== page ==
At the tail end of December, we wrote about yet another breach of privacy that Zoe Sugg and Alfie Deyes were dealing with – as fans and their parents were routinely visiting the couples’ home in Brighton, and looking over the walls or waiting outside. Back then, we put it to you in a poll to help us decide who should be blamed the most: the fans, their parents, the media for disclosing the address, or Zoe and Alfie themselves.
The general consensus seemed to be that fans need to be more respectful and understanding of those boundaries – but at this stage, we really need to shine a light on the dangerously flippant way the local and national press have dealt with Zoe and Alfie’s pleas for privacy, ever since they moved into the house.
From the Daily Mail’s reveal of their property listing under a headline about Zoella’s £1million Mansion, to the way that local paper The Brighton Argus have previously published their address under arrogant headlines about their “social media moan”; there is a frightening level of disconnect between two of the country’s most influential 20-somethings, and the way the press flat-out refuses to respect them as such.
Gross: The Brighton Argus’ print headline of the story
If Zoe and Alfie received this kind of coverage about their home in a country with easier access to firearms, the consequences could be devastating. As long as we maintain the unfair discourse in the public sphere that YouTubers and influencers are “young internet people who get rich for doing nothing”, they are being put at risk because the surrounding world refuses to take them and their influence seriously.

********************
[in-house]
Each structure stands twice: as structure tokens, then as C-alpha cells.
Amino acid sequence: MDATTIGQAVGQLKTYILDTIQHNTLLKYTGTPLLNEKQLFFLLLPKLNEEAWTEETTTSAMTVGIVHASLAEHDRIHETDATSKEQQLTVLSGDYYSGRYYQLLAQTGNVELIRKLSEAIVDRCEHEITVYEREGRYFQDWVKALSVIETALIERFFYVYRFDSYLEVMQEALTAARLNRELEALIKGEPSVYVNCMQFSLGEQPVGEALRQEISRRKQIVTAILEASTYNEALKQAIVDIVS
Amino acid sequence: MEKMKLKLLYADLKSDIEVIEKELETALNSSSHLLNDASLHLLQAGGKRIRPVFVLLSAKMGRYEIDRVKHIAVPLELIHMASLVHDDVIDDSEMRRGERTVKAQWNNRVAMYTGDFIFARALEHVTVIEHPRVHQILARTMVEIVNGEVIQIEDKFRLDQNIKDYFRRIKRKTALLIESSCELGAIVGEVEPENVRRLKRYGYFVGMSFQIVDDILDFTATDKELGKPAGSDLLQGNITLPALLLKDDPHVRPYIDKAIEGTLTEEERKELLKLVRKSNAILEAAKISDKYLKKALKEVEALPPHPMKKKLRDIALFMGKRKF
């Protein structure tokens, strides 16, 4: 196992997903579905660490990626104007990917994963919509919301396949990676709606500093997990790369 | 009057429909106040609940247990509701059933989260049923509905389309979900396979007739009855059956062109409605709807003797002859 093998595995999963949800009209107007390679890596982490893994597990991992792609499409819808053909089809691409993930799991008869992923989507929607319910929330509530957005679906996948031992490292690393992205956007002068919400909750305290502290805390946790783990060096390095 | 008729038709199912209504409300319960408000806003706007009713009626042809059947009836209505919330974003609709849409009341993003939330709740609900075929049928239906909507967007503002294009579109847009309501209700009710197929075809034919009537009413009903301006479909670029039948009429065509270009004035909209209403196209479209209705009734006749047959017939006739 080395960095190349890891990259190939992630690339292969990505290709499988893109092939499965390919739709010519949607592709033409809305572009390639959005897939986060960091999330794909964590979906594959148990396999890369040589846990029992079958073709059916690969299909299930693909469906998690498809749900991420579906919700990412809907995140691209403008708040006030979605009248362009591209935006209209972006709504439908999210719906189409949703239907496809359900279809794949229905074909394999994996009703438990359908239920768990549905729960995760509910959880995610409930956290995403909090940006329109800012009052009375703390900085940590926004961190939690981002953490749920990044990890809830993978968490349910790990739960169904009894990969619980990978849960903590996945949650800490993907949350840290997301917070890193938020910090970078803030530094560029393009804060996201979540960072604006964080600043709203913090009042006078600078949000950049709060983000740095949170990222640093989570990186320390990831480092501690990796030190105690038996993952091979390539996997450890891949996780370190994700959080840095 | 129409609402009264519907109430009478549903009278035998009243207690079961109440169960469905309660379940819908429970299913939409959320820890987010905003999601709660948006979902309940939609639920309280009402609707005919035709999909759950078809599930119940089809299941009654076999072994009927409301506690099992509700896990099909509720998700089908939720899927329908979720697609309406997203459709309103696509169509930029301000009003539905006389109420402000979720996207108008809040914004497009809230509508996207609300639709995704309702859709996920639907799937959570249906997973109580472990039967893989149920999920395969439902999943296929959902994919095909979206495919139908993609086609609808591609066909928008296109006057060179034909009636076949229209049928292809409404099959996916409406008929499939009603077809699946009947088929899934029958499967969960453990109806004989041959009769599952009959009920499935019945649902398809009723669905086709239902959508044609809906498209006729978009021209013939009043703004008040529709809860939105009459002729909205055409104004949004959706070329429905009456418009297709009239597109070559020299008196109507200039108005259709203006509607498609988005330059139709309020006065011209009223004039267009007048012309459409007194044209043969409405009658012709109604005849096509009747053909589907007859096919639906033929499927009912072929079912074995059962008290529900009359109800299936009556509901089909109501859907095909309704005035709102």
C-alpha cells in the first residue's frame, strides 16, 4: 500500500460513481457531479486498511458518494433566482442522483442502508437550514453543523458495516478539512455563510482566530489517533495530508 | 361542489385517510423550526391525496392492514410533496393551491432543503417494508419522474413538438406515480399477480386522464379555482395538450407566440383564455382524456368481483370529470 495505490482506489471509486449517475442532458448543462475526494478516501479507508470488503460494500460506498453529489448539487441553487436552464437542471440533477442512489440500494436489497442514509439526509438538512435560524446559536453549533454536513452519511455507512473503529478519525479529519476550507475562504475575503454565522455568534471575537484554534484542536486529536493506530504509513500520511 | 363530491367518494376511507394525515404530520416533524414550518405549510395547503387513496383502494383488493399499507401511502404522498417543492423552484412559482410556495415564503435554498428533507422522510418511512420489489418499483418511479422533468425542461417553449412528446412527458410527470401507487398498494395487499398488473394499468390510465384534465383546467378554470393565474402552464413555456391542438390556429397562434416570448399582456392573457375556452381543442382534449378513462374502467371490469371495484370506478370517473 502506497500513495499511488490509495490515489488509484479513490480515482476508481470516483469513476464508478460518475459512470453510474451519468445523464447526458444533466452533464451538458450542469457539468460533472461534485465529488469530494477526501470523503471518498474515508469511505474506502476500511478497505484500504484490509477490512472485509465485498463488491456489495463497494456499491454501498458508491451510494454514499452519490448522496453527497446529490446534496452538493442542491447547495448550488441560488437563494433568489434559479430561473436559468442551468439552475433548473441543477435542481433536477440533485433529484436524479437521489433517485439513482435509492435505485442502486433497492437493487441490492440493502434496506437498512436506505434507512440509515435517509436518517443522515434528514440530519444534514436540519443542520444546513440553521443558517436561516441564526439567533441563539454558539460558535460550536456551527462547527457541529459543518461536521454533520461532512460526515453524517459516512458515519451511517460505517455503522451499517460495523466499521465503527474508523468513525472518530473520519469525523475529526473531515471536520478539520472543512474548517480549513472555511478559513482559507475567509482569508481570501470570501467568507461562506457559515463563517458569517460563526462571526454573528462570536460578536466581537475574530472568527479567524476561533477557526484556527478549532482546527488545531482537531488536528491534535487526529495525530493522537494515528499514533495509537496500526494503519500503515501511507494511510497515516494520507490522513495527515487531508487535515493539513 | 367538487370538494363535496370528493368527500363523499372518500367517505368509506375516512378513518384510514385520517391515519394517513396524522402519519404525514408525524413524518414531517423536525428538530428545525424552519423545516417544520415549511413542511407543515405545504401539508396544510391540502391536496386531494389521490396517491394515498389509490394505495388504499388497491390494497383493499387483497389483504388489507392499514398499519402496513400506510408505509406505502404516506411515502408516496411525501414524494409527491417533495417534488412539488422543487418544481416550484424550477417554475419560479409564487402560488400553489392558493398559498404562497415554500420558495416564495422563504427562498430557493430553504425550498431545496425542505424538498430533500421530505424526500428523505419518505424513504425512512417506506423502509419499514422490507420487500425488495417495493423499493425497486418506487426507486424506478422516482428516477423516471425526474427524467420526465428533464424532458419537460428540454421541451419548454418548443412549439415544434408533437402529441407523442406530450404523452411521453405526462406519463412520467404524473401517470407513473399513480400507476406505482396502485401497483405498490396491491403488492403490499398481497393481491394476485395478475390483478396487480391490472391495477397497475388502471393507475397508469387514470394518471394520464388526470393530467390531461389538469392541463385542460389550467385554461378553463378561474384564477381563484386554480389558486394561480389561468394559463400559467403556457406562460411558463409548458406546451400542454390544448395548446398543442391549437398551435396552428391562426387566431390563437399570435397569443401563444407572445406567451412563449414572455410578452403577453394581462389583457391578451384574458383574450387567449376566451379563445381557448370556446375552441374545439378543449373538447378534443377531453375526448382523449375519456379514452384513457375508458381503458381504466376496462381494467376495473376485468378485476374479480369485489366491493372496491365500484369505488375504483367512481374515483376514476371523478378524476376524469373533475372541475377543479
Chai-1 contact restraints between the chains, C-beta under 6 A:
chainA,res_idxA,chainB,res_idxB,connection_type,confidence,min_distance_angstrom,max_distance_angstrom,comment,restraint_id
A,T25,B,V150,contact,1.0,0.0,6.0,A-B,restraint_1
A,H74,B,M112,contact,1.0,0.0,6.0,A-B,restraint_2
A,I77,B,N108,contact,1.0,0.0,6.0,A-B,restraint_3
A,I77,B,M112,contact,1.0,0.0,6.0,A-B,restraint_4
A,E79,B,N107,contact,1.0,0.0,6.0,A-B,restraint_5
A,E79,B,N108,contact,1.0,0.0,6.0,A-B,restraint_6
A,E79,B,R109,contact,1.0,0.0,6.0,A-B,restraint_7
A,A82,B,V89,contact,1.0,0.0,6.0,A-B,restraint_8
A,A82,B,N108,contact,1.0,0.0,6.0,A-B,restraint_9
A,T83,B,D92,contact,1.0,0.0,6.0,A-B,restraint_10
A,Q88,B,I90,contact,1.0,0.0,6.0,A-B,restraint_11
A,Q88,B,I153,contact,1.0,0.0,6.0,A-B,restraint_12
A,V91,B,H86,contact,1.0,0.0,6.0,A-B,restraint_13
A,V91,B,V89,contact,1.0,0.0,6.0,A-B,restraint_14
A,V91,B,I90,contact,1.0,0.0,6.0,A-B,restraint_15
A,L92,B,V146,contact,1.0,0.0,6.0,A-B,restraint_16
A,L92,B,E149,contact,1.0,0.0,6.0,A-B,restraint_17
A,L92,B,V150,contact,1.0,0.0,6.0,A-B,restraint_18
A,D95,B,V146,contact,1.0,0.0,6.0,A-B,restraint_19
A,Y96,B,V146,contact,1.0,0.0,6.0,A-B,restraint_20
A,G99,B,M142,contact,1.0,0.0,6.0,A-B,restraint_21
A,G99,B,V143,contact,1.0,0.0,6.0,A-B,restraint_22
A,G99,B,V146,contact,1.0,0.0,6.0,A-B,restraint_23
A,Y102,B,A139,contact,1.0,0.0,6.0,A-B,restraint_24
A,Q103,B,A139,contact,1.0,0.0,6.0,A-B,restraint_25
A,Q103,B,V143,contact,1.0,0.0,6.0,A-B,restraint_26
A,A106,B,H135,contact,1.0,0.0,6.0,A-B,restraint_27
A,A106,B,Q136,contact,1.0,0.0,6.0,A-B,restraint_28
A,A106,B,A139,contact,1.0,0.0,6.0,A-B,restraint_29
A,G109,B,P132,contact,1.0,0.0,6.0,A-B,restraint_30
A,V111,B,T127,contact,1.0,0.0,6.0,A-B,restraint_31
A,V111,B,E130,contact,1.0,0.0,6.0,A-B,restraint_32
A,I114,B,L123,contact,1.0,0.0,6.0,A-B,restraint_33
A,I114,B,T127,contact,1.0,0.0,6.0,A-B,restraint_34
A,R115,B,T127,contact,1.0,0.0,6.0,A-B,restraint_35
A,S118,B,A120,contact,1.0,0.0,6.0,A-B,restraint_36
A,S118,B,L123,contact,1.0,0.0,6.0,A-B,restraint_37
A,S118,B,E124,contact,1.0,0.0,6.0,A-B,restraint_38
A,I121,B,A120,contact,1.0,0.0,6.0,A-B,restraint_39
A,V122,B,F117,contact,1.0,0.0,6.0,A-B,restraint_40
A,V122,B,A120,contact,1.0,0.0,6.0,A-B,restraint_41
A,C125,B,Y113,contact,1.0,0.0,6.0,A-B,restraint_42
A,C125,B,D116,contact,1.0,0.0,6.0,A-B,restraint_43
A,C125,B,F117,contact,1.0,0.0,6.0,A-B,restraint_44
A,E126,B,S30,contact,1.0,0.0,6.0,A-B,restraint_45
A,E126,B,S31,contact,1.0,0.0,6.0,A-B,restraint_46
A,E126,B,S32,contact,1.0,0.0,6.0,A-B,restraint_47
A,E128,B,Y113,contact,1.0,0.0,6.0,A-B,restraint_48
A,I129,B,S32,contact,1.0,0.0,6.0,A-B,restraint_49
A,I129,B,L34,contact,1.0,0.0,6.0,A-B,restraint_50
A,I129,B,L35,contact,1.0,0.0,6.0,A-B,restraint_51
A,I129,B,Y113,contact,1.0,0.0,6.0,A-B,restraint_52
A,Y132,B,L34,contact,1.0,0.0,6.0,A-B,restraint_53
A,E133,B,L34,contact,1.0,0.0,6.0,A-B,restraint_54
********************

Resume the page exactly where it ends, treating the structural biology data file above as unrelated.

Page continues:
Of course, better representation in the wider media, while a huge step, would still merely be a first step. There is a lot of work to be done internally amidst the YouTube sphere between creators, and how they all present themselves to the wider world to ensure their own safety.
The YouTube community and industry has almost become its own sentient being, growing relentlessly and offering little to no professional training or unionisation for much of the talent and business that it breeds. And it is quickly becoming apparent that creators – and their respective management – all need to unite on a common idea of just how accessible they wish to continue making themselves, in order to ensure the safety and security of every single creator.
Viners at VidCon who cause stampedes by Tweeting “I’m in the lobby, come find me!” need to be curbed as much as creators attending their own book signing need a security detail that actually understands them and their swarming fans. Some kind of program or class dedicated to security and conduct, instigated by YouTube and the various networks and management centres, could be massively beneficial in ensuring the continued safety of influencers of every platform.
Witnesses say Christina Grimmie prepared to embrace her attacker with open arms. It could have been completely avoided if we offered creators half the respect and security they deserve.